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Our lecture on the cranium included an intro of the skull and its different parts and then a closer look at the sphenoid and ethmoid bones (there are 29 total bones in the skull). This was covered within a 45 minute lecture.

Sphenoid

Ethmoid

 

Semmelweiss Admission Letter

June 20, 2012 § 15 Comments

I received my admission letter today! Even though I already know that I got in, I haven’t been able to stop myself from checking the mailbox several times a day. After picking up the letter from the post office together with Skjalg, we settled in at a cafe down the street. I sat out in the sun while Skjalg went in to get coffee. My nerves increased as I began opening the envelope. “What if it says that I DIDN’T get in?” I thought to myself. “What if she made a mistake when she wrote the email?” But there it was, that beautiful white piece of paper that makes or breaks all students – past, present, and future – and it was telling me that I did it!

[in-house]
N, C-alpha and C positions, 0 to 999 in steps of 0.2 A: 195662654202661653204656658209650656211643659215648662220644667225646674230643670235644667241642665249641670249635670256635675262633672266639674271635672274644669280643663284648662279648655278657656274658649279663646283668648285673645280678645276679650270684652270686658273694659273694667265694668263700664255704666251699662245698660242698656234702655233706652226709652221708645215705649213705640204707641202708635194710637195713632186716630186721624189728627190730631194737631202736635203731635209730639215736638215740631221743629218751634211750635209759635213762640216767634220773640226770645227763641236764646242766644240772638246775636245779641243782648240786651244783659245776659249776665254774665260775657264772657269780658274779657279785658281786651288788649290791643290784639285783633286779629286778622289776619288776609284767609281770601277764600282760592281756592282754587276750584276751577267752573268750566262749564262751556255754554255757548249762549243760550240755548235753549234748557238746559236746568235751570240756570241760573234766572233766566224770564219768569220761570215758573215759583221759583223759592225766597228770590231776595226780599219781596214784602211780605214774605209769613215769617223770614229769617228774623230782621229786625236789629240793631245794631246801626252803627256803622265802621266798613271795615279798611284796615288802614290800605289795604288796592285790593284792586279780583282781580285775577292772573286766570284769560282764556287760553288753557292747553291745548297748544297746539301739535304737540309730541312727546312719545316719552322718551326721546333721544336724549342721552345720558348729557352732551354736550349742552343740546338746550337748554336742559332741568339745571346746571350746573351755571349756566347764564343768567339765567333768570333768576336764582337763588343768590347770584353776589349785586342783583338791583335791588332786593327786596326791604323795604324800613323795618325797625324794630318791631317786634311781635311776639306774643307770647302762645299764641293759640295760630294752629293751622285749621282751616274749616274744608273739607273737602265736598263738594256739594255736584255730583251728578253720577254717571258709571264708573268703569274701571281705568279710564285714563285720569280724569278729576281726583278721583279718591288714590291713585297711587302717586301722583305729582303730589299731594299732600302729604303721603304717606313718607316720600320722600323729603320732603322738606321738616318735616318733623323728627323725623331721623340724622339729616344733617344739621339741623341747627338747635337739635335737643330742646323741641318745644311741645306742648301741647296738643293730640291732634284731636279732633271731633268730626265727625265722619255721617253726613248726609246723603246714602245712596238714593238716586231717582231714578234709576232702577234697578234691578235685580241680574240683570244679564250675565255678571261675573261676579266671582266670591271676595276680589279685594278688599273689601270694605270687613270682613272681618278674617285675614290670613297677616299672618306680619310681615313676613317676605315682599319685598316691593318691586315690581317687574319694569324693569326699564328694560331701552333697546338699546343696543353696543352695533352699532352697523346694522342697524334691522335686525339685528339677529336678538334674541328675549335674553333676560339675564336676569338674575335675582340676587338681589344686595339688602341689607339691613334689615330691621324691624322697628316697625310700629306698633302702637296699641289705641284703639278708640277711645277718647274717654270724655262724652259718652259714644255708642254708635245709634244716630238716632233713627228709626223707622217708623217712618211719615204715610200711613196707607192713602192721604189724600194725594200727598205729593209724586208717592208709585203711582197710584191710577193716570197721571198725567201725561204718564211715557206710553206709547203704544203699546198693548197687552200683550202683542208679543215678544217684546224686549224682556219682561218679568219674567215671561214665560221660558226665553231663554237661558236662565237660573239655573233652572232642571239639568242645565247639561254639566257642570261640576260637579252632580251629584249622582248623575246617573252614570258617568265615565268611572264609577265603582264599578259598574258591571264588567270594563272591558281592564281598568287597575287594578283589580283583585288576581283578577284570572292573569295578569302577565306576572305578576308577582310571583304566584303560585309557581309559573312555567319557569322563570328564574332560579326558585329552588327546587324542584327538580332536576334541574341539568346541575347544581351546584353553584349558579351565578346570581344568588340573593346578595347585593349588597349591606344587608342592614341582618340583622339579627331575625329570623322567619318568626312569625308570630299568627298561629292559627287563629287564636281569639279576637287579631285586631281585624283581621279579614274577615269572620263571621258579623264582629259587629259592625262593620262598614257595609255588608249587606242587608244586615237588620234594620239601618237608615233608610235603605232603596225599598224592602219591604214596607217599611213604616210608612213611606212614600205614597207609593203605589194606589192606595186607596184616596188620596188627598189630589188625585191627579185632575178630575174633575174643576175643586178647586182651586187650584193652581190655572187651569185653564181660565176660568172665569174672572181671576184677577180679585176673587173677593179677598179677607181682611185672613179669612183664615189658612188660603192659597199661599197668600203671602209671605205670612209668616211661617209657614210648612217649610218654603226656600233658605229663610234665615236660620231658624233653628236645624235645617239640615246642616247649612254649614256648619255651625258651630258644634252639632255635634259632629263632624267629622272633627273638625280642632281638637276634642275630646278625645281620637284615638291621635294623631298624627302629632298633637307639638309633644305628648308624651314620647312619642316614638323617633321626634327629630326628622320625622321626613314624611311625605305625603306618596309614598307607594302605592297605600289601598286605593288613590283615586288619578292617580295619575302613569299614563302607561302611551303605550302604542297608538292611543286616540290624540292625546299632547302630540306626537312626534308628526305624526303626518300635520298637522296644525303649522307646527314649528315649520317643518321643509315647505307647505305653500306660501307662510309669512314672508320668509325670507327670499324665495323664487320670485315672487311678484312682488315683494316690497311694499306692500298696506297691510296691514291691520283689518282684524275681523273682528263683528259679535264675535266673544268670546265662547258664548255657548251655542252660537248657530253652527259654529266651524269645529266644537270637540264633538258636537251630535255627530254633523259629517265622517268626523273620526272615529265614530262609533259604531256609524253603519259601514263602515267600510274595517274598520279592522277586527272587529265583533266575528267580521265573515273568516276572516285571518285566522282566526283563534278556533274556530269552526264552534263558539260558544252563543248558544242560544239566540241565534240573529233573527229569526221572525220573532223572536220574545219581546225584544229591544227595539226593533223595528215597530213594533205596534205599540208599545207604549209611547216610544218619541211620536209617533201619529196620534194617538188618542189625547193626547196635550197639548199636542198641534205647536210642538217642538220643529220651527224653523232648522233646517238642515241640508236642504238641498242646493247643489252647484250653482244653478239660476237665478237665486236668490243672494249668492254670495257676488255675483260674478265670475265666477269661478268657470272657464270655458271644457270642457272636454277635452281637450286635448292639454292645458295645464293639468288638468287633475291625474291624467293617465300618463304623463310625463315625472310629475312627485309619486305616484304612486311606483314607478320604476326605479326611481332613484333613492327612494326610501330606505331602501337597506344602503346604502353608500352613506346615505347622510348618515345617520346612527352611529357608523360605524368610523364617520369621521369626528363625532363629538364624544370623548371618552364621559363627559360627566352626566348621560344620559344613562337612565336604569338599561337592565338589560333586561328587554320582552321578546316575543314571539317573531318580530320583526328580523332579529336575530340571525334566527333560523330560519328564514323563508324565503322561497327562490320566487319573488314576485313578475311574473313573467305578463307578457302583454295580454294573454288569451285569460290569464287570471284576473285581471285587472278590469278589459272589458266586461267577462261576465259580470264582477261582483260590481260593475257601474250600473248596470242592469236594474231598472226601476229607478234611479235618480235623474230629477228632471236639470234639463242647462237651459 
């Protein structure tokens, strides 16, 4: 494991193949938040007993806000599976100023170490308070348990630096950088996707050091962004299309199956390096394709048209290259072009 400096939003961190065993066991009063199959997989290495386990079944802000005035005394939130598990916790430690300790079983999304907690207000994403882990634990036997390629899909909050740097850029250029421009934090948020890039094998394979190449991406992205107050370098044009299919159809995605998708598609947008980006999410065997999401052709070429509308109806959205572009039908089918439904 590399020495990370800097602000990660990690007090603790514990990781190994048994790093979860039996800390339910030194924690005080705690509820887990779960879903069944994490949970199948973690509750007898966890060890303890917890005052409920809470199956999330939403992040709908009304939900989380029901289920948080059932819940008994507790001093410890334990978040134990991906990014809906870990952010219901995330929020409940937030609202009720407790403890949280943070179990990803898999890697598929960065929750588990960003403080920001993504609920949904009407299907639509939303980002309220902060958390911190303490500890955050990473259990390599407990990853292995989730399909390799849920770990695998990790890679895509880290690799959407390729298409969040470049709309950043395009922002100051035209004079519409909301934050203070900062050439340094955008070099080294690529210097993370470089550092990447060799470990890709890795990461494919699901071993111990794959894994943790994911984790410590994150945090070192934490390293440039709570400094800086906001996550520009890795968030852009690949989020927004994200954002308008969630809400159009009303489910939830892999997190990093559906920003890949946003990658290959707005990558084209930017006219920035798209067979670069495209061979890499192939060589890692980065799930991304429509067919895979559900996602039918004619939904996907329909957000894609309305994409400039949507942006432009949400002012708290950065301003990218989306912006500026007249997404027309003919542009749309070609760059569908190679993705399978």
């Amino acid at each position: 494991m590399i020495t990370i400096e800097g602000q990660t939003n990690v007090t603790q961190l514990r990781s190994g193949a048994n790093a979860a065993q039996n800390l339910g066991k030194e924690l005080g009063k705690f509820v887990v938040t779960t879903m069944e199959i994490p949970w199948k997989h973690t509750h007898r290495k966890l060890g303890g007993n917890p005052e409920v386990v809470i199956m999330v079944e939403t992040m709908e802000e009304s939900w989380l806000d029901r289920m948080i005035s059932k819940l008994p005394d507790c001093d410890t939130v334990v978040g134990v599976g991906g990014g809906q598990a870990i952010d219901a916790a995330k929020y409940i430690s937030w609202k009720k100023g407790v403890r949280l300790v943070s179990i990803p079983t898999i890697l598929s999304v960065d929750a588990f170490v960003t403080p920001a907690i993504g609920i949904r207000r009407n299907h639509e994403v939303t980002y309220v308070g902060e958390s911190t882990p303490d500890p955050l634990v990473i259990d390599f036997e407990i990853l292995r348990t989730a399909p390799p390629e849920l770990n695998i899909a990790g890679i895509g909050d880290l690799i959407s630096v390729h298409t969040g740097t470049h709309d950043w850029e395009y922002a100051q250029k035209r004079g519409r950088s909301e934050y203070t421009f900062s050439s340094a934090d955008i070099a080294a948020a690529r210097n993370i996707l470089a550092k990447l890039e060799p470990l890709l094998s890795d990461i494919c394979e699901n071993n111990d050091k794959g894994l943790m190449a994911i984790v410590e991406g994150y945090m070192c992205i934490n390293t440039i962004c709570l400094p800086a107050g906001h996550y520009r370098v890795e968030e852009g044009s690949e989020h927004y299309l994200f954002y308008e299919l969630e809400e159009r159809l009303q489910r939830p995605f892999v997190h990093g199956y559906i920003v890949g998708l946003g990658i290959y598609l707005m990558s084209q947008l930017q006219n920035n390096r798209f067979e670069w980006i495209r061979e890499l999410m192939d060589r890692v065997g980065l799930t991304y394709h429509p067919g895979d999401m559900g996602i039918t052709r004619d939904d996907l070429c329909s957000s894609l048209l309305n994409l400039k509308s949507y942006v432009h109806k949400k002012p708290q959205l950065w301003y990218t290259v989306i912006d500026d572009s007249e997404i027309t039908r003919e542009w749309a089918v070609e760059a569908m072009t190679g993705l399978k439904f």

Skjalg was held up inside for a while, so I began scanning through the attached pages, which held information regarding registration, housing, payments etc. I was blissful, simply soaking in all the information and entertaining the promise of this new chapter in my life when all of a sudden, I saw the following line:

Please pay your tuition fee (according to the instructions in Appendix 1) and send the enclosed Declaration Form back no later than June 25, 2012.

What!? I panicked. When was this sent?? I checked the date. The 8th?? It’s taken 12 days to get here! It was 15:00 on Wednesday the 20th. Banks in Norway close at 15:30, if not 15:00, and are closed on the weekends. I would have but two days to pay the school, fax in my declaration form, and confirm my acceptance – meaning that I had to make a decision NOW. When we got our first round of admission letters in March, we were given about 5 weeks to confirm our acceptance. I understood that we wouldn’t have the same length of time this round, but I didn’t think that it would be so soon!